157 The first 2 wheels are set in place and the 4 casters are waiting to be attached.
158 Two different looks at the caboose before the roof is installed.
159 I used a piece of hardboard and routed out a point down the center ½ the thickness of the hardboard and then bent the hardboard to form to the angle of the front and back of the caboose.
160 I used some small ½ inch screws to hold down the roof. I also ran a bead of superglue down the middle of the bend to make sure there is no water leakage before I paint the caboose.
161 I added two wooden square dowels to the back side of the caboose there will be other things added later on!
162 The caboose sits with the caster plate in place just ready for me to add the casters.
163 I placed two wooden dowels on the back of the caboose these are glued with super glue.
164 Next came the cross tie again super glued. The 2 upright dowels are placed with a ½ in #6 screws to hold them in place and I used wood glue to give them added strength.
165 Because I am adding a second story to the caboose I decided to paint the roof first.
166 I had to pitch the bottom of the second floor to match the cabooses roof.
167 I added the roof to the top part of the caboose; some small windows will be added later on.
168 A closer look at the second story of the caboose.
169 A look at the backend of the train.
170 I made a change in the 2 ladders on the front of the engine, instead of black I changed the color of them to gold for them to stand out during the night when the lights are on.
171 I have spent the past month looking for heavy duty toggle switches these are 35 amp switches, one for the motors, one for the regular lights and I left a spot for a third switch incase I add rope light to the train.
172 This is the inside of the coal car painted about 2/3 of the way with black exterior house paint. After the train is completed and painting is finished the complete train will get two coats of clear finish sealer to make it weather proof from the rain.
173 You are looking at all the extra add-ons that take a lot of time and quite a few coats of gold paint. I have never used so much super glue!
174 This is the second story of the caboose painted in green and gold, all that is left is to place the windows around the structure and then fasten it in place on the roof of the main part of the caboose.
175 In this next series of four photos you will see the progress of the caboose and its paint job. All the paint is exterior latex and will be clear coated later.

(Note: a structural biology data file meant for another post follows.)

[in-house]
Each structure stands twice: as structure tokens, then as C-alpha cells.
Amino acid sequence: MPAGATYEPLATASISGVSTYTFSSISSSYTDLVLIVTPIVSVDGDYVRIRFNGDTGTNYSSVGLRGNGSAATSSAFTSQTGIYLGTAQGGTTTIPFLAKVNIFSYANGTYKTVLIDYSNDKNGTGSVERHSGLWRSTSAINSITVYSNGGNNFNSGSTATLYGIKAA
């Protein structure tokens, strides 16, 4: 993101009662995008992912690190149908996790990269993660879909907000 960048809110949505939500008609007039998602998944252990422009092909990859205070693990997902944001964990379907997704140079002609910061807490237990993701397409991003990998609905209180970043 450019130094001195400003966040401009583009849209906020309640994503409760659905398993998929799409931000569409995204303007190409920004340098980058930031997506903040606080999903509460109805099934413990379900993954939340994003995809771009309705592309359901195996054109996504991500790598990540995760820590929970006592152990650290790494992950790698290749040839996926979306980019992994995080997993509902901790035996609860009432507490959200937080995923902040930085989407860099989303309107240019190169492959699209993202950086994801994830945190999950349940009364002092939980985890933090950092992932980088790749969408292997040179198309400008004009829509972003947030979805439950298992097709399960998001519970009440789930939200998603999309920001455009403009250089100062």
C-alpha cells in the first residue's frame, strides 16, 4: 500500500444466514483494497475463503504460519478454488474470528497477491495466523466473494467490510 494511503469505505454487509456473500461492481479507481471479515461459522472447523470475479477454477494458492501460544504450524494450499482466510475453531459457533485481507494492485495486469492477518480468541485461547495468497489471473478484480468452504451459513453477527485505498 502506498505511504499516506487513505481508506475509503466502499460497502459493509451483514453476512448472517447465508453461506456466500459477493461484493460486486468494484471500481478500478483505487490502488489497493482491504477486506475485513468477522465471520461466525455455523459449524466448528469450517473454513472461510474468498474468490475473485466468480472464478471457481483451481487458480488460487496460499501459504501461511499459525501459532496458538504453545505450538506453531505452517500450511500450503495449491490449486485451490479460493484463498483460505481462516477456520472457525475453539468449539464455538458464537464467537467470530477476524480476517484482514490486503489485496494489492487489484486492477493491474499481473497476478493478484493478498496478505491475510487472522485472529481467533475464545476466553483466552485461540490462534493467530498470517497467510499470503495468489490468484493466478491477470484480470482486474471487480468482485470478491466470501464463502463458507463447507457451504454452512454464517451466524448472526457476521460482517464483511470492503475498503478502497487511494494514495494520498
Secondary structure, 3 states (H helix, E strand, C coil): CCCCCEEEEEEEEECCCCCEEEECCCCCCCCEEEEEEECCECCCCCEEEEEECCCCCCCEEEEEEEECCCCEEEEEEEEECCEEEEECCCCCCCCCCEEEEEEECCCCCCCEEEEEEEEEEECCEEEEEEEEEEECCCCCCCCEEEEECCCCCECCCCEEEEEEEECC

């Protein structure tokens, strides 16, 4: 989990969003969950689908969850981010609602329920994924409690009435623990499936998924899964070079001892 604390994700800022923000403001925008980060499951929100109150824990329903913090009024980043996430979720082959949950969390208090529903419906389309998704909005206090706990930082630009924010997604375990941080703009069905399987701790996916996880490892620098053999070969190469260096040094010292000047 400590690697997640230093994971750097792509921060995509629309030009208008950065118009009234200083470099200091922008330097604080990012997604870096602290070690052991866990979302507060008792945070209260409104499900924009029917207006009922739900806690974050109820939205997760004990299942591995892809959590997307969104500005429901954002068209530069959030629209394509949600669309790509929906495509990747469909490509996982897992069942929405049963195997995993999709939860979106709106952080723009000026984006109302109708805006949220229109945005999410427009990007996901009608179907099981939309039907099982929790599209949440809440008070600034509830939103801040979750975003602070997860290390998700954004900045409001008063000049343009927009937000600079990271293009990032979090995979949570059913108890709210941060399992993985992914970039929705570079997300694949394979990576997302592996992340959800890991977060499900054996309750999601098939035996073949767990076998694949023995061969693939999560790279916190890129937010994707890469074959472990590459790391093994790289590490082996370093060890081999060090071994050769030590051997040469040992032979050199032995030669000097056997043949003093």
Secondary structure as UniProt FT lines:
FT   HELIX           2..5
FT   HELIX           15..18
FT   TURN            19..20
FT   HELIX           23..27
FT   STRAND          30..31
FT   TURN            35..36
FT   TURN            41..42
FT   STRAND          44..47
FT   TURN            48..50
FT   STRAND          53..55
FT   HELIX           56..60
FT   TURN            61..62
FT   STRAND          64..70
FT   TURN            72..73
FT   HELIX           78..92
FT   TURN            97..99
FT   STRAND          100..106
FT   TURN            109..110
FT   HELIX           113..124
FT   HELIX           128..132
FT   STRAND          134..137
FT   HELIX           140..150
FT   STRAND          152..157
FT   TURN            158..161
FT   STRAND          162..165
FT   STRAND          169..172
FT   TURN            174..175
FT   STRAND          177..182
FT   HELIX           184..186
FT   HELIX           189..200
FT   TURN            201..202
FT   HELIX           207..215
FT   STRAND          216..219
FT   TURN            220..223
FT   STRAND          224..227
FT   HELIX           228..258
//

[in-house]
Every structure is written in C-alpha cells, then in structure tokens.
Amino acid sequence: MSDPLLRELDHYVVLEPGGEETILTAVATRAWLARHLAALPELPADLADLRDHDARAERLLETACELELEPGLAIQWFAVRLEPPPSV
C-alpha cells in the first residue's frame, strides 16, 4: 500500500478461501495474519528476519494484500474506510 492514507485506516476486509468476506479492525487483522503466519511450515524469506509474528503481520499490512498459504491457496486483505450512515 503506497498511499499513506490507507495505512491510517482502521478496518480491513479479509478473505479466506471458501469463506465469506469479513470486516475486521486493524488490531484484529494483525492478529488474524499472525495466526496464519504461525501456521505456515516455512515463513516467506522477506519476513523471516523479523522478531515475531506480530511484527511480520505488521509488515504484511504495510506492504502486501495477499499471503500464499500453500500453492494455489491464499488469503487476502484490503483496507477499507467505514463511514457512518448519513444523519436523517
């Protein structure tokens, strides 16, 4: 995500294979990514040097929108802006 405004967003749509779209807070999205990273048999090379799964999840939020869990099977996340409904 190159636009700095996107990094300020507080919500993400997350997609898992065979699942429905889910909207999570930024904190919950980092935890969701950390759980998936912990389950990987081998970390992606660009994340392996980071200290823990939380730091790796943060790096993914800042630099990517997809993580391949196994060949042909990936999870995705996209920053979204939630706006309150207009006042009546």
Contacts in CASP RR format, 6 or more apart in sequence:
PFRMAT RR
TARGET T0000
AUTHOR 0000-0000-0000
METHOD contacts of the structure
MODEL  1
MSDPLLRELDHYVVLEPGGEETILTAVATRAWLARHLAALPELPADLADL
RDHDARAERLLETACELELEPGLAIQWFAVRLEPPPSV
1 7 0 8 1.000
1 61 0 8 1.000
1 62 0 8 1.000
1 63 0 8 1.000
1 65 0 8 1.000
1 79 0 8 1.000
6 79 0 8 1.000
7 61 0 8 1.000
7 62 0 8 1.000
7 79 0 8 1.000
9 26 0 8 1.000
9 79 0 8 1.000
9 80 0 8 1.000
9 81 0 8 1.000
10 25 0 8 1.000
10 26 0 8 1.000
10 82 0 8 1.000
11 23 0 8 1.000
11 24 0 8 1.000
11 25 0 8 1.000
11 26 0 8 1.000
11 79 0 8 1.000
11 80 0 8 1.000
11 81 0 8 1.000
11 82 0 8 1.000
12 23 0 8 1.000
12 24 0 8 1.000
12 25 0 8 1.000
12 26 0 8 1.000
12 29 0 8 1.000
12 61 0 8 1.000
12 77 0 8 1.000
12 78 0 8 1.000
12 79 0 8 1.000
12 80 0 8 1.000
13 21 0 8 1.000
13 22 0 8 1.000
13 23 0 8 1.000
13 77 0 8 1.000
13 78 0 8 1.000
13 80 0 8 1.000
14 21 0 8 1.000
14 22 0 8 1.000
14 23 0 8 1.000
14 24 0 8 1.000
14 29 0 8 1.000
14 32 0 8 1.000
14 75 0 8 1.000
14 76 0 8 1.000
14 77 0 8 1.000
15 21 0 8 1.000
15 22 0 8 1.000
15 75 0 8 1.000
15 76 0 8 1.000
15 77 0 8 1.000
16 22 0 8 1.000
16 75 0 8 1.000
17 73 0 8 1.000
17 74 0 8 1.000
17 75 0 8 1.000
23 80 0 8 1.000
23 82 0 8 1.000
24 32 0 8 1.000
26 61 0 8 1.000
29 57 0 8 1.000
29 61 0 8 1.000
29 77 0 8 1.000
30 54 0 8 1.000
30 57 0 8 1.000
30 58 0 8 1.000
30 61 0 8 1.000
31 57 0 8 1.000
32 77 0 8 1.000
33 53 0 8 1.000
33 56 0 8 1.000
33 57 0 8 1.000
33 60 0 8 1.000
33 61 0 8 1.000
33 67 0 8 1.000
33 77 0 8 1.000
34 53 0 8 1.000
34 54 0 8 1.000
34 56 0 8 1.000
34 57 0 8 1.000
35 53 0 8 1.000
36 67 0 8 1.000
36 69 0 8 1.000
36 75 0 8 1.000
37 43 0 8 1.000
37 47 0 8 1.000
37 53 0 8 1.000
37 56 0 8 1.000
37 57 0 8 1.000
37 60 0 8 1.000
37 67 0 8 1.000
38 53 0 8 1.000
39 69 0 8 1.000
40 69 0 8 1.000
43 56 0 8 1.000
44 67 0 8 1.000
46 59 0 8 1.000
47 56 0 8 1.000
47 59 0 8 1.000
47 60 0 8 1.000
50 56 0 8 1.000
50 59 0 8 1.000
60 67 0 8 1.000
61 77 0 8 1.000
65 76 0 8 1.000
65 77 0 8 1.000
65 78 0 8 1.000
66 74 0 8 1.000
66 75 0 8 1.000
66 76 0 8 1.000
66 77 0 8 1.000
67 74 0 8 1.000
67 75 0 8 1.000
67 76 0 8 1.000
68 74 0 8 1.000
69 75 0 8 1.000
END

176 More of the finer details that have to be finished before the train are completed.
177 The smoke stack is finally added!
178 Now it is time to add the switches for the motors and lights
179 This will be fastened to the cab of the engine to hold the toggle switches for the lights, motors.
180 As you can see the toggle switches are in place, all the wiring will be completed later on when I finish all the other wiring throughout the train.
181 This is the caboose’s smoke stack to be attached when all the painting is completed on it.
182 Additional window and door frames all in for a paint job.
183 As you can see buy these 2 photos we are getting close to being completed with my train. The only thing left is the small details, wiring, and the final clear coat of paint, and building the curved portion of the track. The strait portions of track are the easy part; the curves are going to be the tuff part.My train will be named the “Candy Cane Express“ which will be painted on the side of the engine soon, The train measures a total of 7 feet long x 23 inches high x 16 inches wide.
184 I have now completed the caboose’s smoke stack; I drilled a hole just big enough to let it slip in. Then set it with super glue overnight and then caulked it with clear caulk it looks white in the photo but will dry clear.
185 The windows are nearing completion these are just for the caboose. I used some square wood dowels which I got from Wal-Mart. The cross members are thick wooden paint stirs from Home Depot cut down on my band saw and painted gold. The white string will be dipped into the gold paint to represent chain for the railing at the end of the caboose.
186 I have decided to take a break this week from the train and do some catching up on other items that I plan to add to my display this year. I making a few more candy cane lights for a total of about 25, look just 23 more to go!
187 I finally took the time to remove the items for the railroad crossing to put a few coats of white exterior latex paint and again it will be coated with a clear coat to fight the elements here in Florida.